Writing in JD SUPRA Law NEWS, Michael Vollkov writes
that one of the drawbacks of a global economy is the rise in trade
secret theft. In the absence of a seamless global enforcement
infrastructure foreign actors have had little fear of being caught
and suffering any consequences. When competition gets tough, some
bad actors – foreign governments or company employees –
like to steal trade secrets in an attempt to catch up in the market
He continues that the FBI in the United States has now listed
economic espionage and trade thefts as its second law enforcement
priority just below terrorism. This is quite the statement when you
think about the increasing amount of white collar fraud and other
Given the draconian provisions of the new Companies Act in South
Africa and the provisions of the King Report and Code
which applies on an apply or explain basis, South African
directors, prescribed officers and committee members should play
careful heed to the issue of trade secrets theft.
Companies and industry associations, and in fact all entities,
should develop and adopt voluntary best practices to protect
themselves against trade secrets theft. In her excellent article
dealing with this issue Lauren M. Papenhausen of McDermott Will and
Emery says that the best solution is to prevent a trade secret
theft from ever occurring. Even if that is not possible, having
taken strong measures to protect trade secrets will aid success
both in any civil litigation against the perpetrator and in any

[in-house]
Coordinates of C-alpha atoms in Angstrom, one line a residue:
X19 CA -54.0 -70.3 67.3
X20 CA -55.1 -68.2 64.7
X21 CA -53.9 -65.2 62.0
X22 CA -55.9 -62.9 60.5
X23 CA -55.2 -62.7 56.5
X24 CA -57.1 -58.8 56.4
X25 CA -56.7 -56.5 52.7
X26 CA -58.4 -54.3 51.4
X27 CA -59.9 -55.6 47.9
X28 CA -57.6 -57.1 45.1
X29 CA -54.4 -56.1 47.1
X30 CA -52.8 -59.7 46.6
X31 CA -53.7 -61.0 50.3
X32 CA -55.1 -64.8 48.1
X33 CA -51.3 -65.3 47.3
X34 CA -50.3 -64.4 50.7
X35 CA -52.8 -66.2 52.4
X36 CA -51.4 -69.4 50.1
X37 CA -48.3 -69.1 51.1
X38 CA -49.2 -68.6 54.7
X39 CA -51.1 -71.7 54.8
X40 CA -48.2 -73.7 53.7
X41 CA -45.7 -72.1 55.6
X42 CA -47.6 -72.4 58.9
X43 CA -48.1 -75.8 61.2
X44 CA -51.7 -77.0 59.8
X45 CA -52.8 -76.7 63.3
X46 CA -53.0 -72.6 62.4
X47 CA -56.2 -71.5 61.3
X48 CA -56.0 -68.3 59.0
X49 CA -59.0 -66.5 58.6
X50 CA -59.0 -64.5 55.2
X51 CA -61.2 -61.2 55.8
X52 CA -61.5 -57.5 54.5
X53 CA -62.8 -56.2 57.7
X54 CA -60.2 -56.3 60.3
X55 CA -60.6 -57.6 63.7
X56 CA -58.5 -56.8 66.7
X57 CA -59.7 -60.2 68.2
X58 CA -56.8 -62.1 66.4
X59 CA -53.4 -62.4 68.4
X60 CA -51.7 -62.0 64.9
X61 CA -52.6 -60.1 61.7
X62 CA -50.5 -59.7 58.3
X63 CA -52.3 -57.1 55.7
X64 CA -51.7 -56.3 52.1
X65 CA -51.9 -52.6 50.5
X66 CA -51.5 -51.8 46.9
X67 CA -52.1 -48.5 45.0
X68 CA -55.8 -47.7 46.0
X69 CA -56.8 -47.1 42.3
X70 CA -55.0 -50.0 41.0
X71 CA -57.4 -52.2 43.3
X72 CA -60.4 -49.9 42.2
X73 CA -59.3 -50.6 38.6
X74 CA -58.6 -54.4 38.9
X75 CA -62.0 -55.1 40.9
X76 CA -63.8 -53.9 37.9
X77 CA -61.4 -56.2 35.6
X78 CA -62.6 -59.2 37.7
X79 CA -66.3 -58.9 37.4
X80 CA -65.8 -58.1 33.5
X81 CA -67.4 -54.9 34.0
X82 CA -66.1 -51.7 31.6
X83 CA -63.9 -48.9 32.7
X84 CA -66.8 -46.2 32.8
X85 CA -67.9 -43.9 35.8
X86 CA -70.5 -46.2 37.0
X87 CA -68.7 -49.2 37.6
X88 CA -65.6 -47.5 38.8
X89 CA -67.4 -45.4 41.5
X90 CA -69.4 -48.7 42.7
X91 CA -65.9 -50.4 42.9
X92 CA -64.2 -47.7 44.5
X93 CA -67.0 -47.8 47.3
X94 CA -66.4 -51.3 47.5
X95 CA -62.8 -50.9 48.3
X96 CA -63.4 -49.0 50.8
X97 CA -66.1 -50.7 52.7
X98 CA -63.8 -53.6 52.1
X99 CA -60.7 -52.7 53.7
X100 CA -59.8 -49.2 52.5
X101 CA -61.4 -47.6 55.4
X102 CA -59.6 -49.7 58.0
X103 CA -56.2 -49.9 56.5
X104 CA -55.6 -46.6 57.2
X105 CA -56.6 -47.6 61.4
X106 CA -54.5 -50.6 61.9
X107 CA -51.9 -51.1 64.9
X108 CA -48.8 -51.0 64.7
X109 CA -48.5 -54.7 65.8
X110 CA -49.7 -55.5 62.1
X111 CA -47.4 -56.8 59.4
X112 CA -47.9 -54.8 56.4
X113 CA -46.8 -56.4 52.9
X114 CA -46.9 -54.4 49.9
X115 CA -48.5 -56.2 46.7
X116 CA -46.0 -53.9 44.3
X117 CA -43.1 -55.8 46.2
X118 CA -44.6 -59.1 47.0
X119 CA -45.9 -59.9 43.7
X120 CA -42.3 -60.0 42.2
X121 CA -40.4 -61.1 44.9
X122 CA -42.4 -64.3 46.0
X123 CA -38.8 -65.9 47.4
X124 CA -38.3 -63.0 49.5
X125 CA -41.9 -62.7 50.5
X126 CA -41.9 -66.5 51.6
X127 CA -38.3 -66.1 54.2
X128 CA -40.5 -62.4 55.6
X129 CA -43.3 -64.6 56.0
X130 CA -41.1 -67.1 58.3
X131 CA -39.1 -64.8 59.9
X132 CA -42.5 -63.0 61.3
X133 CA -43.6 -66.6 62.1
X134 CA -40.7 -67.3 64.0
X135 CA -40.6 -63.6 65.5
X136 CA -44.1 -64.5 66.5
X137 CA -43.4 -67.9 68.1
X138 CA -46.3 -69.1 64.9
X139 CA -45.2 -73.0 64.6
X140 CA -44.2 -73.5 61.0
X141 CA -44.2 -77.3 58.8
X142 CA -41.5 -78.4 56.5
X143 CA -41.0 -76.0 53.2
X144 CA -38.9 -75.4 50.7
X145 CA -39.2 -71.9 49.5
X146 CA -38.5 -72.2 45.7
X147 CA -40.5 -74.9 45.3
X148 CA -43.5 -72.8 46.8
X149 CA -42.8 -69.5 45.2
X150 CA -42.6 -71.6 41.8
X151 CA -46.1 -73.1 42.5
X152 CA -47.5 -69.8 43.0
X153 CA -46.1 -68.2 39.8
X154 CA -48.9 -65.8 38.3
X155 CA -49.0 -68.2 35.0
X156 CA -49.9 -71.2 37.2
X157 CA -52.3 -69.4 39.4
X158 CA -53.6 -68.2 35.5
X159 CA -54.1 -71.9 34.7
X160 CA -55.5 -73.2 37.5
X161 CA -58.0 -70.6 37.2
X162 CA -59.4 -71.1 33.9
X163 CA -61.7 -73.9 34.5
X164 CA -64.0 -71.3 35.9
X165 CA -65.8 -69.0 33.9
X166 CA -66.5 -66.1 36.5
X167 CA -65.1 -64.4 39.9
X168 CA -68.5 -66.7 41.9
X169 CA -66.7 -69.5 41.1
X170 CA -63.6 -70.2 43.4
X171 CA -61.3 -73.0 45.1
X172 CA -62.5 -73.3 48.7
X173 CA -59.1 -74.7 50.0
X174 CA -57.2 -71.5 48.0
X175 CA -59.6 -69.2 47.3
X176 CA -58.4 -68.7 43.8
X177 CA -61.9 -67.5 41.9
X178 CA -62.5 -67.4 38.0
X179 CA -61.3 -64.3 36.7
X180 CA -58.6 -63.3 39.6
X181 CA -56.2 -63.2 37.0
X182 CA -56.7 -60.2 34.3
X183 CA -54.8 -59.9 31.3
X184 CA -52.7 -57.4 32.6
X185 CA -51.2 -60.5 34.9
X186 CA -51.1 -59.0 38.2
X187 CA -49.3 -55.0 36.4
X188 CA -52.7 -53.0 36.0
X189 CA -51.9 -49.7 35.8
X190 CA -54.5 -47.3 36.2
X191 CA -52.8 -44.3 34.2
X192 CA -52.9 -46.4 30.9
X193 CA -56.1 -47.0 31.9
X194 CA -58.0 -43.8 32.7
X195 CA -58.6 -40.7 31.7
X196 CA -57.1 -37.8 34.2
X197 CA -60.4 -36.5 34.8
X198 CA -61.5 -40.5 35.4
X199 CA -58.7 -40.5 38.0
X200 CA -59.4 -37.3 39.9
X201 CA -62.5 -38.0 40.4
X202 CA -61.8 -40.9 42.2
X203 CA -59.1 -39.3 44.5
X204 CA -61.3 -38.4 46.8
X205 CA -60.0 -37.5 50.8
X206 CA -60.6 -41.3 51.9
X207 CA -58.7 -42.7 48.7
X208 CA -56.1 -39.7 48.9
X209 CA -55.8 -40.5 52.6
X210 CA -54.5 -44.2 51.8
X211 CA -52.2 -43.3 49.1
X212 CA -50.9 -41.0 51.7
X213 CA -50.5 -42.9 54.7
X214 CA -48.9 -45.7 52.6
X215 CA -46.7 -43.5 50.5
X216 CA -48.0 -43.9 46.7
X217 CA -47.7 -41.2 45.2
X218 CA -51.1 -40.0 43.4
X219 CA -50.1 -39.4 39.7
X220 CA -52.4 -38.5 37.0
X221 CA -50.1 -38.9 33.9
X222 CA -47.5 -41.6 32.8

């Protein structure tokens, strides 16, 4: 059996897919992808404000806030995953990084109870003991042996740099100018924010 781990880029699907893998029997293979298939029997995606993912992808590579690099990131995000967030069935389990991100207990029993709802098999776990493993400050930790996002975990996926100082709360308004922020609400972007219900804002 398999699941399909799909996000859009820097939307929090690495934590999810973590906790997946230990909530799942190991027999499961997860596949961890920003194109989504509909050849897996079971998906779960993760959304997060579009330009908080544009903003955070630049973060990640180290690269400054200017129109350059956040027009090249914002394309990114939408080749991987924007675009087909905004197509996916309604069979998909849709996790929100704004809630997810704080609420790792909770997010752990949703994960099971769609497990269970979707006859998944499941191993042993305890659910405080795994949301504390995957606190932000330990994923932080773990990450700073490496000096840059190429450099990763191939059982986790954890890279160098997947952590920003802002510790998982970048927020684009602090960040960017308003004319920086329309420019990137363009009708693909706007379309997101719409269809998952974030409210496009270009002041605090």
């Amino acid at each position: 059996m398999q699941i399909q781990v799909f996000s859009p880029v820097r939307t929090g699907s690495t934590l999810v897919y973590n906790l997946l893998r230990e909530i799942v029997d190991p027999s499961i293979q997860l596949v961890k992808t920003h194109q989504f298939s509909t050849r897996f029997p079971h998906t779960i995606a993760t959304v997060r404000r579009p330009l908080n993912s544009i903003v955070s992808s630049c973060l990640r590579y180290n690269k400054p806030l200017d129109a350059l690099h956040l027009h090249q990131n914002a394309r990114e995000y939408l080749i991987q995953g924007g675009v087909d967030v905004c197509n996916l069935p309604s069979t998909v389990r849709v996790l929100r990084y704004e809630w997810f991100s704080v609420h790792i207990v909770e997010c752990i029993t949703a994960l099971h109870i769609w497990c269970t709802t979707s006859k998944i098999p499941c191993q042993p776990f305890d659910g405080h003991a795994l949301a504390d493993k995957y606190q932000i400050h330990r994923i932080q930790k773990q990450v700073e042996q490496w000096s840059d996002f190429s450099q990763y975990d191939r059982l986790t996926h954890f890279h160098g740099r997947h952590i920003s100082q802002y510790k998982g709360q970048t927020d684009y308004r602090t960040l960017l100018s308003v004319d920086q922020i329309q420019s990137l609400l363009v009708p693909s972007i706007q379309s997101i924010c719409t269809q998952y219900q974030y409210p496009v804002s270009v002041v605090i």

criminal action the government may bring. Entities should consider
at least the following types of protective measures:
Research and development compartmentalization, i.e., keeping
information on a "need to know" basis, particularly where
outside contractors are involved in any aspect of the process
Information security policies, e.g., requiring multiple
passwords or multi-factor authentication measures and providing for
Physical security policies, e.g., using controlled access cards
and an alarm system
Human resources policies, e.g., using employee non-disclosure
agreements, conducting employee training on the protection of trade
secrets and performing exit interviews.
It also will be important in any future litigation that a
company has clearly designated as confidential any materials it may
wish to assert are trade secrets.
It is recommended that each and every South African business
entity should carefully and urgently review its employment
contracts and ensure that in regard to trade secrets, its policy
framework and best practices are best of breed. Failure to do so
can have disastrous consequences.
The content of this article is intended to provide a general
guide to the subject matter. Specialist advice should be sought
about your specific circumstances.
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